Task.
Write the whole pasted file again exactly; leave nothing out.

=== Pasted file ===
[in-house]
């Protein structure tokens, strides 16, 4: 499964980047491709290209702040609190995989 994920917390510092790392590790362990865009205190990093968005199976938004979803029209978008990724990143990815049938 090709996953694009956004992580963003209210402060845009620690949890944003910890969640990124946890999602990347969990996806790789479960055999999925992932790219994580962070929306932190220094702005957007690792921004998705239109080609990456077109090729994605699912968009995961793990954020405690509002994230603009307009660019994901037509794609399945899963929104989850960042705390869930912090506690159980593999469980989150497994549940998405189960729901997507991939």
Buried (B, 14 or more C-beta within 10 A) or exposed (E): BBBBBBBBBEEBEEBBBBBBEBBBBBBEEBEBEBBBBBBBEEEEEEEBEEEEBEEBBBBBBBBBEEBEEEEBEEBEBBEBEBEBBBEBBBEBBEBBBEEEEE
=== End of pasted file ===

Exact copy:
[in-house]
């Protein structure tokens, strides 16, 4: 499964980047491709290209702040609190995989 994920917390510092790392590790362990865009205190990093968005199976938004979803029209978008990724990143990815049938 090709996953694009956004992580963003209210402060845009620690949890944003910890969640990124946890999602990347969990996806790789479960055999999925992932790219994580962070929306932190220094702005957007690792921004998705239109080609990456077109090729994605699912968009995961793990954020405690509002994230603009307009660019994901037509794609399945899963929104989850960042705390869930912090506690159980593999469980989150497994549940998405189960729901997507991939």
Buried (B, 14 or more C-beta within 10 A) or exposed (E): BBBBBBBBBEEBEEBBBBBBEBBBBBBEEBEBEBBBBBBBEEEEEEEBEEEEBEEBBBBBBBBBEEBEEEEBEEBEBBEBEBEBBBEBBBEBBEBBBEEEEE